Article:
Early Mornings

It all seemed easy in the beginning: sign up for masters’ swimming, pay for the yearly membership, and go to practice. Everything would be done for me–the workouts, the paces for the workouts, the total distance, everything. I’d do all of the strokes–fly, back, breast, and free, which will only make me a stronger swimmer for triathlon. The swim team I found meets three times a week at 5:30am, which didn’t seem too early until I realized I needed to set my alarm for around 4:30 in the morning. 

I am not a morning person. 

To wake up this early means I need to go to bed by 9:30pm, and I like to stay up until midnight. 9:30pm is also my 10 year old daughter’s bedtime because my family is a bunch of night owls. 

I am not a morning person, but I paid to do this. Like everything else that’s difficult, it is worth it in the end. I have been waking up before 5am on most weekdays to either swim, bike, or run. Many of my workouts start and end in the dark, way before the sunrise. In autumn and winter, I run down daylight at noon, but in order to complete all of my workouts, I dive into the darkness.

By the time I exit the athletic center after a swim, it’s still dark while commuters speed to work and the trains rush by. A few lights are on in some of the houses I pass on my way home, and I wonder how many people wake up way before dawn or how many people are just returning from a night shift. 

I am not a morning person, but I understand the allure of the stillness that exists in the hours before dawn, before most of the world around me is awake.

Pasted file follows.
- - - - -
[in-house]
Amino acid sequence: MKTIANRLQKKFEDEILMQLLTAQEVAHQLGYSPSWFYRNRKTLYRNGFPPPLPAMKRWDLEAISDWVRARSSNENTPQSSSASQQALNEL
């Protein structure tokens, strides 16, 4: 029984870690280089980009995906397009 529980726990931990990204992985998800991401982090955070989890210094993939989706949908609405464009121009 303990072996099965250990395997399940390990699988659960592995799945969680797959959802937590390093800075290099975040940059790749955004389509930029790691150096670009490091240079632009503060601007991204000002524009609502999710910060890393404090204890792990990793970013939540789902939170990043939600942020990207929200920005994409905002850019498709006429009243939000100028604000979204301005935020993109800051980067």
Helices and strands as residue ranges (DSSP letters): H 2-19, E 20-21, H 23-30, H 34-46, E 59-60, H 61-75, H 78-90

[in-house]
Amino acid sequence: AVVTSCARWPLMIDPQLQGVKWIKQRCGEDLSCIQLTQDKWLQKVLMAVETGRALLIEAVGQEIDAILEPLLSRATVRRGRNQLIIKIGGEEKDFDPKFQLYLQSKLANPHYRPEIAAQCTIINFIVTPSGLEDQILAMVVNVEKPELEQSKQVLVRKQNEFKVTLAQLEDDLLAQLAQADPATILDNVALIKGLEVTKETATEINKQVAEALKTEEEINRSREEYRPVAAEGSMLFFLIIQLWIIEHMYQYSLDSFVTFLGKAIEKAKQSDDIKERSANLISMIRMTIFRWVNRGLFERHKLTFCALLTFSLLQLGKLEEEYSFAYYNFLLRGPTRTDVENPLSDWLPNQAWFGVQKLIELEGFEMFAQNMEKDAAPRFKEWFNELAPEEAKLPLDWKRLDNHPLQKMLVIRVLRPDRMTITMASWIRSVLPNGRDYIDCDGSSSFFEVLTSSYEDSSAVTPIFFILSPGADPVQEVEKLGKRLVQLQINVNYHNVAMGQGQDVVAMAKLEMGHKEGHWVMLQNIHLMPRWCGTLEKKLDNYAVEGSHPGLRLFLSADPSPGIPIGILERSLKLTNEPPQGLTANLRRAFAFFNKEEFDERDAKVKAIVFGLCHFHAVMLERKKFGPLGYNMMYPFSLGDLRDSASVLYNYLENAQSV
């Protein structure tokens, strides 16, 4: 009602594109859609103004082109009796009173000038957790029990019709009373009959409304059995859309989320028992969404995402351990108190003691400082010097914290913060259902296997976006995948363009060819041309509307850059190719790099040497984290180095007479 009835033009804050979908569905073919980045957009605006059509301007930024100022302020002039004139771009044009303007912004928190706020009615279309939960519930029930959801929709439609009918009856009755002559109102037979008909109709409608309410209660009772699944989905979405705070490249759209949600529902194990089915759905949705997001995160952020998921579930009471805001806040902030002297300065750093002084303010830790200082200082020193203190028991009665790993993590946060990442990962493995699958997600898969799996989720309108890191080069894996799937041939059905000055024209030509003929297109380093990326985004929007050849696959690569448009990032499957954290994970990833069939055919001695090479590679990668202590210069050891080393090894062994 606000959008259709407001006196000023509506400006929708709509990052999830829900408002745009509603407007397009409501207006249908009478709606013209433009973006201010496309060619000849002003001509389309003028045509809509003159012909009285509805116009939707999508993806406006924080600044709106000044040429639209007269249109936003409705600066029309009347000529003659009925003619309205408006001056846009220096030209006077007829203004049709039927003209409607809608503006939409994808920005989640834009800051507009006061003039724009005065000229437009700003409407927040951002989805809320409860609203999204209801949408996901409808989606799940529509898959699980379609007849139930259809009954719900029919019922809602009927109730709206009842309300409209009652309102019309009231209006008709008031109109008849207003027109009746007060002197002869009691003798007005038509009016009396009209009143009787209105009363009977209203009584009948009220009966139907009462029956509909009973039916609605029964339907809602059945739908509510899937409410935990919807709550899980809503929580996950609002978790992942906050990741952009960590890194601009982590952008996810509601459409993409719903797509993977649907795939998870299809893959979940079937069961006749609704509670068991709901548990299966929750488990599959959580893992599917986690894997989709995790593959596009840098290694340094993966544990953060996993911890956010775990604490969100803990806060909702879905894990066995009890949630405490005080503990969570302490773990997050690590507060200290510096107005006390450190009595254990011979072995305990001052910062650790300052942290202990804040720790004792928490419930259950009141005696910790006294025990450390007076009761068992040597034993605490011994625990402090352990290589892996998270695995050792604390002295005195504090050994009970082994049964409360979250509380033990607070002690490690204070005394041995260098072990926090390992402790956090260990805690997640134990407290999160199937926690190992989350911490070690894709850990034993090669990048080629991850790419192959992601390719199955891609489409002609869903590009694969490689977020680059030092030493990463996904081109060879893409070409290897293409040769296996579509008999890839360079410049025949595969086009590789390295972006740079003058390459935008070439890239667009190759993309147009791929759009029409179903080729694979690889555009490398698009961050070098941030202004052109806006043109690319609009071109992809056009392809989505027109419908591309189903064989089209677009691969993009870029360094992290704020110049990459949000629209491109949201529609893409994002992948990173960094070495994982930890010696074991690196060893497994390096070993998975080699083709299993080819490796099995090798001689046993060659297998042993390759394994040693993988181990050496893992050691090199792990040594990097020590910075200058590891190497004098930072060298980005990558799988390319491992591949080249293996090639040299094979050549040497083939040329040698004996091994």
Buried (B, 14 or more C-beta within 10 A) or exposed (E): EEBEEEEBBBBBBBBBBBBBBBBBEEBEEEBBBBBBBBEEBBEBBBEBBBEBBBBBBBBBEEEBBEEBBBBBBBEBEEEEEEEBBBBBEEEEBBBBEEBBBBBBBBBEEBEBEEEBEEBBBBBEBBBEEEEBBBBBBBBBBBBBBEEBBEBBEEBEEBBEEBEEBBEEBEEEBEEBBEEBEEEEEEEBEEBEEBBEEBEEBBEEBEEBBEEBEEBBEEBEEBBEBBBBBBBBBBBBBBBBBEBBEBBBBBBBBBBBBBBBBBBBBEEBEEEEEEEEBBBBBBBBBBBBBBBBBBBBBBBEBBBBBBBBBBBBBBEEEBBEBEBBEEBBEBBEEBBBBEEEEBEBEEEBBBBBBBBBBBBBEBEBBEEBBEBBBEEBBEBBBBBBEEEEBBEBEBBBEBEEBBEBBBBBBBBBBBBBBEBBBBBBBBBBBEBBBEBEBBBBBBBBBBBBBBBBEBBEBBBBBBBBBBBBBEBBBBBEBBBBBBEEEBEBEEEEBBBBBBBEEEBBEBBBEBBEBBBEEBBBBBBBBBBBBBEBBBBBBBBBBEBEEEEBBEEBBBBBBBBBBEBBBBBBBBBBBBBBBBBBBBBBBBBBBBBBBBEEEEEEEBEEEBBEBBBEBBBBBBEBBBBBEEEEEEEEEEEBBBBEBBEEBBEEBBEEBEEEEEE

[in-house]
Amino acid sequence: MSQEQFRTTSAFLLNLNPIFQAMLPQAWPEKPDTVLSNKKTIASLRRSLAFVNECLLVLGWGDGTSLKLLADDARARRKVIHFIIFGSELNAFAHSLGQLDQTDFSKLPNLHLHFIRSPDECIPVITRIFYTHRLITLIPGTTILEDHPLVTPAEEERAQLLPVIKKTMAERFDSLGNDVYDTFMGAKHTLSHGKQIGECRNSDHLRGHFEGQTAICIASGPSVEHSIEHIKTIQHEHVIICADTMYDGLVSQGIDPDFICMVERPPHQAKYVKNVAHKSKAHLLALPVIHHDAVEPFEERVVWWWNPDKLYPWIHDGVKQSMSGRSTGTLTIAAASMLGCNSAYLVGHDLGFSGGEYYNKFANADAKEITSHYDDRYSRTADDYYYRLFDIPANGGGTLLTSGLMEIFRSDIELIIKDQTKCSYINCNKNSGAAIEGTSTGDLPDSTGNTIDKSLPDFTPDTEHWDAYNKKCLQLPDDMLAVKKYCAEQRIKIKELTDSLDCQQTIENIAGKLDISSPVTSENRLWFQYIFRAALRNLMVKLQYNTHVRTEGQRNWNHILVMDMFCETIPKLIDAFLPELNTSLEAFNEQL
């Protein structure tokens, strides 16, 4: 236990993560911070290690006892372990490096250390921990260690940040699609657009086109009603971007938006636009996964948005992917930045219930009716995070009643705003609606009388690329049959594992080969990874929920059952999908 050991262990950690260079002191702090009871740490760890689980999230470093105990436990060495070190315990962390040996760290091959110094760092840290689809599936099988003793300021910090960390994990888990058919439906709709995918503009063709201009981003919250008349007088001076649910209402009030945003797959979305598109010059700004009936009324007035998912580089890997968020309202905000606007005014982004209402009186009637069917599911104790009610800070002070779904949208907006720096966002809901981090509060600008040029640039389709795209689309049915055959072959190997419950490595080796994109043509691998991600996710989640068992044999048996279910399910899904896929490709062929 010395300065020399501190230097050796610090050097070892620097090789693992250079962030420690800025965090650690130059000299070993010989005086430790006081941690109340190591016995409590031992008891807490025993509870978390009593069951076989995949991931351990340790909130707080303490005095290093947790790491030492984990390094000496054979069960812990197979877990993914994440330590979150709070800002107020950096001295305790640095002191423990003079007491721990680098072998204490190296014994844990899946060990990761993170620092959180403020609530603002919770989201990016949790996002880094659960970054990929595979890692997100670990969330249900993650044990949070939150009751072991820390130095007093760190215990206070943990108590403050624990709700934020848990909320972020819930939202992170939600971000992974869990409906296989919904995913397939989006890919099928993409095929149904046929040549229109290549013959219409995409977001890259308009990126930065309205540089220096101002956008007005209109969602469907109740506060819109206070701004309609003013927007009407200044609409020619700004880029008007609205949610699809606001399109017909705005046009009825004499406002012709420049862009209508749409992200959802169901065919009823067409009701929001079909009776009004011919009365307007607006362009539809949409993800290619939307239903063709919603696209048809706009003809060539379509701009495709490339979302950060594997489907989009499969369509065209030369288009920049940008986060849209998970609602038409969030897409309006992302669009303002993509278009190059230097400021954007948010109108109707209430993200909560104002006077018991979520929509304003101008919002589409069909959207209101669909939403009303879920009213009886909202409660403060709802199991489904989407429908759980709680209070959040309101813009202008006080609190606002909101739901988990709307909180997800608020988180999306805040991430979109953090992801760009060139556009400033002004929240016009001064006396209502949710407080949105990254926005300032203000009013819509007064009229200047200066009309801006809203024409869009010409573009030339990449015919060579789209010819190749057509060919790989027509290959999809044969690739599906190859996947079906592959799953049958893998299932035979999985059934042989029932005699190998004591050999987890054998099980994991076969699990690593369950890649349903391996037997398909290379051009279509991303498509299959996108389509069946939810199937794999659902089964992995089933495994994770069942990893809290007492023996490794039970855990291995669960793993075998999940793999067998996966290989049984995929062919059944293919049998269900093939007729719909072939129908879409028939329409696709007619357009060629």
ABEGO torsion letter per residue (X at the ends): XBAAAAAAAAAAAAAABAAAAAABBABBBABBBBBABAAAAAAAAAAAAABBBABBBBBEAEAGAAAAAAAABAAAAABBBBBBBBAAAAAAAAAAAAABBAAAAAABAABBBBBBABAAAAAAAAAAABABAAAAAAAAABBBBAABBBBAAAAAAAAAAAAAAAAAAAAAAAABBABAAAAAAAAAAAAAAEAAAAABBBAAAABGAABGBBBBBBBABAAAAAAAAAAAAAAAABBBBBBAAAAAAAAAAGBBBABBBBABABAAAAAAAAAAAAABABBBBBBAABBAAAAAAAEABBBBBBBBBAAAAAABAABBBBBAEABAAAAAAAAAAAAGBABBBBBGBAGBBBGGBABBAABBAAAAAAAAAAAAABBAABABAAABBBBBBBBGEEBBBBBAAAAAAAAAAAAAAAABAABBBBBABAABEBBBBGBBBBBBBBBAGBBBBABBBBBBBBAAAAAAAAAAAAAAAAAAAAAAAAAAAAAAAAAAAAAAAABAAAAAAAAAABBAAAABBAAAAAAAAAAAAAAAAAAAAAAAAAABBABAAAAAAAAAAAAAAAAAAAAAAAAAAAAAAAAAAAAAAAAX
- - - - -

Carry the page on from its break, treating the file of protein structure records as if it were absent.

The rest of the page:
Running Form

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Running form is something that is not often taught since most people will encourage you to run however you run. However, there are a few tips you can keep in mind for good form.

  1. Get fitted with a good pair of running shoes and retire those shoes after 300-500 miles.
  2. To begin running, stretch your arms to the sky with your shoulders back, lean forward, and go! Your arms should be bent around a 90 degree angle, never letting your elbows go past your torso.
  3. Run with a high cadence to prevent injury (170 steps per minute or more, and 185 is ideal).
  4. Land mid foot to forefoot. If you are a heel striker, your body actually stops moving for a moment, slowing you down.
  5. Keep your elbows back, and if you want to go faster, pump them back, keeping them close to your body without your arms crossing your midline.

That’s it! Focus on one technique at a time, and your running form will start to improve. I’m still working on mine, especially when I get tired. And, running isn’t always glamorous: the above video was shot in my basement while it poured outside, but I got it done.

Guess What?

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An invitation to an event at my favorite local running store, The Bryn Mawr Running Company, landed in my mailbox and appeared on my Facebook feed. I had to go: the founder of Altra, Golden Harper, would be there for a two hour talk and running clinic.  The talk began at 6:30 on a Tuesday after the running group returned from the track workout at the local polo and soccer fields nearby. By the time I arrived, pizza and beer were on hand to feed the small crowd gathered in the store.

Understated and determined, Golden Harper challenges the design of standard running shoes and is brave enough to run into an industry dominated by the shoe giants of Nike, Brooks, Saucony, Asics, New Balance, Hoka, and Sketchers. His shoe is the only one on the market with a “zero drop” and a toe box that is actually foot-shaped. Zero drop refers to how the heel is the same level as your forefoot. By not elevating the heel, running injuries are reduced, and a runner’s form is more natural as if the runner is running barefoot.